In the beginning… humankind told stories. Even the start of the world is told through a variety of cultural and religious creation stories. The Epic of Gilgamesh is over 4,000 years old, followed by Greek tragedies and English plays. Fast forward, and we have Steinbeck and Baldwin and Morrison and Robinson.
At night while tucking the kids into bed, you probably read about a moose hungry for a muffin or a pigeon that wants to drive a bus. It’s no wonder author Jonathan Gotschall claims that “we are, by nature, suckers for stories.” We are hardwired for stories since the beginning of time and individually formed by them before we could even walk.
Businesses eventually picked up on the idea of story, and the how-to market flooded itself with books and workshops, all designed to help brands tell a great story. This is all good and helpful; as a business leader, you should tell a captivating story.
But when building a brand, storytelling is not enough.
My grandfather grew up in a small mountain town in Virginia. His childhood home was without electricity or running water. In the 4th grade, he dropped out of school and went to work alongside his dad and brothers.
In 1941, at the height of World War II, he walked into the local U.S. Army recruitment office and enlisted for service. Only 17 at the time, he lied about his age in order to join his fellow Americans in the war effort.
After the war, he made his way back home, married my grandmother, and educated himself by buying a set of encyclopedias and reading them front to back, A-Z. He owned and operated a small grocery store in the center of town, which he eventually sold before taking a job delivering mail as a postal worker. Throughout the course of his life, he and my grandmother built a home in the country, raised three daughters, visited all 50 states, and helped start a small Baptist church that still exists today. He died living a full life.
James Truslow Adams
Ten years before my grandfather lied about his age, historian and writer James Truslow Adams defined the American Dream. He said, “[The American Dream is] of a land in which life should be better and richer and fuller for everyone, with opportunity for each according to ability or achievement.”
So, when my grandfather joined the Army, he wasn't just fighting "the bad guys." He was fighting for an idea. An idea everyone born in the U.S. knows as The American Dream. My grandfather fought for this idea, and after the war he lived it out behind a white picket fence with a happy family and a full pension.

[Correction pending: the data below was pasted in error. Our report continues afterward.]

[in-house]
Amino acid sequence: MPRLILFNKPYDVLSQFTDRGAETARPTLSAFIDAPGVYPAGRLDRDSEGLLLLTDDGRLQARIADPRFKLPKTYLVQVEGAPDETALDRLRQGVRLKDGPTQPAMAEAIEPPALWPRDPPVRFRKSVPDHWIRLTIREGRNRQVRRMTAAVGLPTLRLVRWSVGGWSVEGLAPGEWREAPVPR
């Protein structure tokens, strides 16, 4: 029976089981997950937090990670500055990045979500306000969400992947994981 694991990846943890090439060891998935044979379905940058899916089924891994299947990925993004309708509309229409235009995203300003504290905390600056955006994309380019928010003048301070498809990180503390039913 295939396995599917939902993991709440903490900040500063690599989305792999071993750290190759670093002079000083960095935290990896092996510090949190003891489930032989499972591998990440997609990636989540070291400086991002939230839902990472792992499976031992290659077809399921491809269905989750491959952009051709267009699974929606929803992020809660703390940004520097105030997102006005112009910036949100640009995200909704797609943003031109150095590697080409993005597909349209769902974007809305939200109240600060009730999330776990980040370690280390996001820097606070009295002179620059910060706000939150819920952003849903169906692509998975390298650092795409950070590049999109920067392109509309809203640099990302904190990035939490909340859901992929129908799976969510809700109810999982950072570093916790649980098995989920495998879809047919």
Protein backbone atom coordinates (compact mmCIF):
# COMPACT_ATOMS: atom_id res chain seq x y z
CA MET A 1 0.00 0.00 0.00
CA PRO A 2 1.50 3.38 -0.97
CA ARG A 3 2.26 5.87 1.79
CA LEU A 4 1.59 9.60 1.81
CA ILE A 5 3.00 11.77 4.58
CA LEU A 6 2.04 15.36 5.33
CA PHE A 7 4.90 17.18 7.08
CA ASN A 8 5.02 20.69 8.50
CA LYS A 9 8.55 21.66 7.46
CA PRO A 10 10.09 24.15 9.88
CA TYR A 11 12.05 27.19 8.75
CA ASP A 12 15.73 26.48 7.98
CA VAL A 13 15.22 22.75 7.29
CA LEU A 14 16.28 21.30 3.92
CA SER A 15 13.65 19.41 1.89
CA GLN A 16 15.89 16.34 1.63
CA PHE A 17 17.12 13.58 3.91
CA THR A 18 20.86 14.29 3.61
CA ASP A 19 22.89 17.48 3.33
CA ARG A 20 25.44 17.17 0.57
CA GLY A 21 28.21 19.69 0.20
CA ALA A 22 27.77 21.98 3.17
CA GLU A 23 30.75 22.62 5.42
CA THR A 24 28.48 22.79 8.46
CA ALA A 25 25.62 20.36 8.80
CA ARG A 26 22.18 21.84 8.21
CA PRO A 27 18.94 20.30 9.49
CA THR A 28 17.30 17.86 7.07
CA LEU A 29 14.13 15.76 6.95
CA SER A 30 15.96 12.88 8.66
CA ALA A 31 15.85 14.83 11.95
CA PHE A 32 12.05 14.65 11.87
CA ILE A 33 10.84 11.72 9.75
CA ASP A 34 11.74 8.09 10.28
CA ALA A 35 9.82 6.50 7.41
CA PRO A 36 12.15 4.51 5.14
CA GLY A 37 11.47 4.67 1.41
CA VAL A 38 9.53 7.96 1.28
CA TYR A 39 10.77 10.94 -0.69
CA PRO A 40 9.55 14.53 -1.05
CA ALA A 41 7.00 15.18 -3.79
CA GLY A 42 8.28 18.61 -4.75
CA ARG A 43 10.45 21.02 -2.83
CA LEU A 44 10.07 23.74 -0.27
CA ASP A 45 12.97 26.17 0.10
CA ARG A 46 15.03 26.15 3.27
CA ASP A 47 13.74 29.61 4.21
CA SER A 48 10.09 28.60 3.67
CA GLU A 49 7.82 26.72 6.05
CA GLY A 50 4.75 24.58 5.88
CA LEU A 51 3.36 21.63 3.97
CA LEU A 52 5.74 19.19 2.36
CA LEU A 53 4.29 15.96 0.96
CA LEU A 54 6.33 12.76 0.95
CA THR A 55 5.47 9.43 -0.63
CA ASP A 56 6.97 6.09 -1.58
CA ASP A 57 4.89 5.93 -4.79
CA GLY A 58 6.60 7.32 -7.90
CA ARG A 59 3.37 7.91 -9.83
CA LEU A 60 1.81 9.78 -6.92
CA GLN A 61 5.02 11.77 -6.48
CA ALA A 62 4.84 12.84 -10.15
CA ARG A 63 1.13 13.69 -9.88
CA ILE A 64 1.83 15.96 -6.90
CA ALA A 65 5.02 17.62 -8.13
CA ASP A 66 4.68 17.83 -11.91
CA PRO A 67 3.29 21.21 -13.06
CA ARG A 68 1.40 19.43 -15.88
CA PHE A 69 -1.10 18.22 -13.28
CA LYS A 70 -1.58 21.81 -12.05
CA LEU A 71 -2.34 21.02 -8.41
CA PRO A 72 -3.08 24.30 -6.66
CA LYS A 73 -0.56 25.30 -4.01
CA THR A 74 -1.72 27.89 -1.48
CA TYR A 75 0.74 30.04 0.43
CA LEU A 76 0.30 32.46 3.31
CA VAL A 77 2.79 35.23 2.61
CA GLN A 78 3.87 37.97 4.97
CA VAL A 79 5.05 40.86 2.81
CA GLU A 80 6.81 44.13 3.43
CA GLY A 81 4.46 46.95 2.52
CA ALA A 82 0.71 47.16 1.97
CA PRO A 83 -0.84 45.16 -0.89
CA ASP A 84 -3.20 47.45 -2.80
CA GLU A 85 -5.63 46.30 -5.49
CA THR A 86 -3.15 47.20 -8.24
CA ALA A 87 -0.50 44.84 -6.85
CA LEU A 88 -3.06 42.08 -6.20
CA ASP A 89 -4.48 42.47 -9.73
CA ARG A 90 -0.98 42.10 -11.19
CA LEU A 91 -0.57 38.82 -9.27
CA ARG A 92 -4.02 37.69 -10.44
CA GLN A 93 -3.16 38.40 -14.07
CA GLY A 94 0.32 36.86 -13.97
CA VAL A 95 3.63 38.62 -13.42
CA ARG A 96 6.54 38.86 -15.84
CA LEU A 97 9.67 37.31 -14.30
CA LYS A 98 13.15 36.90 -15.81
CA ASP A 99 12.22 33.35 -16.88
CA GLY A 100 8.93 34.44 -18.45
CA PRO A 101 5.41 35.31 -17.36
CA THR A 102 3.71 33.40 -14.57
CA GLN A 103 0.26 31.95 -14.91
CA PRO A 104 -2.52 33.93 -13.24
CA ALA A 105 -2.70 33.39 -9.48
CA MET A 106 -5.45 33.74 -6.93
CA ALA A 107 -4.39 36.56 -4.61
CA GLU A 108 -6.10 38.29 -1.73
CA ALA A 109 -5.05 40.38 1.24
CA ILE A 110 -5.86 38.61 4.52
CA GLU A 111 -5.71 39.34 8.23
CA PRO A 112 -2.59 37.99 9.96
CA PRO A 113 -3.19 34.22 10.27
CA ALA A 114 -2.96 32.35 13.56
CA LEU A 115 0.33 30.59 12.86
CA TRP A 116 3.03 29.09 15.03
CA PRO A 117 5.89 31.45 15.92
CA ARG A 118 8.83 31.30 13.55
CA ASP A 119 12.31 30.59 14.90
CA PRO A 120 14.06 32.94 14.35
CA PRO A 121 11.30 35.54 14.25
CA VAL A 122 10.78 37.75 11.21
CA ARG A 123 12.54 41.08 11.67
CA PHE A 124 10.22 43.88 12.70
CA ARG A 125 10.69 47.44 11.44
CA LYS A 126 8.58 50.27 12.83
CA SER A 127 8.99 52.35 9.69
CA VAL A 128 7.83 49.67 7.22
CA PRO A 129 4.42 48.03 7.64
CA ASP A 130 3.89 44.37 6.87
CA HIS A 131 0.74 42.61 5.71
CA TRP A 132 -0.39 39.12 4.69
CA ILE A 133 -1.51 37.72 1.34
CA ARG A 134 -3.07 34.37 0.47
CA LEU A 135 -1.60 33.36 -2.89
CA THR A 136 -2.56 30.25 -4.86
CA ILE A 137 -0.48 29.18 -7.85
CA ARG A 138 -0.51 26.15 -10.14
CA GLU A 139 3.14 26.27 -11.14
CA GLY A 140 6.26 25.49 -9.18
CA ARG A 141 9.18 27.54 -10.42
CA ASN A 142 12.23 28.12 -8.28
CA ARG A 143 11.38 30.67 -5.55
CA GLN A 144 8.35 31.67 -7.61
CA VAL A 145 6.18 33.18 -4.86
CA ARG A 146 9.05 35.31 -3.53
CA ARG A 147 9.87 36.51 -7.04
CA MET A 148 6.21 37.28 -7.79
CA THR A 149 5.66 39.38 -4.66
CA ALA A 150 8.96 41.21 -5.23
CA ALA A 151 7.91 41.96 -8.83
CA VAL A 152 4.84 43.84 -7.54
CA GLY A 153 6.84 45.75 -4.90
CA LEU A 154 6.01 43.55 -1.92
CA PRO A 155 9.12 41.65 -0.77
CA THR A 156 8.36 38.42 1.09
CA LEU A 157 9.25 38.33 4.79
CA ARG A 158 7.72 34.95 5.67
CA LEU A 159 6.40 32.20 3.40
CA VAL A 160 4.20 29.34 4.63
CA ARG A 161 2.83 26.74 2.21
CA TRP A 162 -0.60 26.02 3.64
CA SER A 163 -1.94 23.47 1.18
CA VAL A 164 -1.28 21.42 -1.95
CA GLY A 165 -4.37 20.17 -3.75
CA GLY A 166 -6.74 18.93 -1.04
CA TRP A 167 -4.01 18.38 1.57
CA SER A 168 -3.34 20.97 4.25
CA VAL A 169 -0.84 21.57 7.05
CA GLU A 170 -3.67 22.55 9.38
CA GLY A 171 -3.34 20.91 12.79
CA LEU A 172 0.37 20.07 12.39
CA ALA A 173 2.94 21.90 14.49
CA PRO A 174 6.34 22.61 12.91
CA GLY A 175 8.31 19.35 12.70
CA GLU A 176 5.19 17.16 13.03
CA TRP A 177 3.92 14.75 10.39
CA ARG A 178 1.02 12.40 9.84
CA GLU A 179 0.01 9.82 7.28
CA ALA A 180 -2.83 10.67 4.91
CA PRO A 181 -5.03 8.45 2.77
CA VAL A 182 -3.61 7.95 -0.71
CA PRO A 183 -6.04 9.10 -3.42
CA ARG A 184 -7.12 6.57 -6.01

The American Dream is a great example of a cultural narrative. This particular narrative is so powerful that people fight for it, they flee oppressive countries and take perilous journeys to take part in it, they give their lives to public service to preserve it, and while eating turkey and cranberry sauce they argue with Aunts and Uncles about what it means. In a very real way, this narrative defines much of our society and how we view the world.
Much of life feels like a series of random and disconnected events all strung together by time: quit school in 4th grade, joined the Army, ran a grocery store.
Narrative connects the dots of these events into a bigger picture. Through a connection point, the random events start to take on a meaning. As an example, if you believe in the American Dream, then you have a very particular view of the world that allows you to easily understand the events of my grandpa’s story in relation to one another. It’s not hard to believe that someone could drop out of school in the 4th grade and also run a business.
The meaning provided by narrative extends beyond ones personal life. Any particular narrative can also give meaning to the world around you, providing context for how the world ought to work. As a believer in the American Dream narrative, you might form a point of view on political structures, economic opportunity, the things you value, how to define success, and on and on.
Keeping with our American Dream example, let’s look back at the definition by Adams: “[The American Dream is] a land in which life should be better and richer and fuller for everyone, with opportunity for each according to ability or achievement.”
In the definition, we see that the narrative offering two powerful points. The first point is a claim. The claim of the American Dream Narrative is that opportunity is available to everyone. So, in American Dream it does not matter who you are or what your social standing, you have an opportunity for achievement in front of you.
The second point we see is a promise. The claim that the narrative makes carries with it a promise. In the instance of the American Dream, believers of that narrative are promised a better, fuller, and richer life.
The power of a narrative only goes so far unless you chose to participate in it. The claim and promise of a narrative are empty without active participation. The promise cannot be fulfilled unless you do something.
Narratives then extend an invitation and allow you the chance to take part in its claims and promises. Back to the American Dream and my grandpa, you only get a chance at that better, fuller, and richer life if you do something: fight in a war, read the Encylcopedias, start a store.
The narrative’s ability to invite you in makes it participatory and alive. The narrative is not something happening in some other time and place to some other person. But instead, the narrative is unfolding around you and you can also be a part of it.
When we compare a story to a narrative we can see some big differences:
A story already happened: If you are listening to a story it already happened. Otherwise, it would have no ending and not be a very compelling story.
A narrative is ongoing: A narrative is alive and dynamic, unfolding over time.
A story happened to someone else: When you hear a story, it is normally about someone else. You aren’t in it.
A narrative invites participation: A narrative includes you.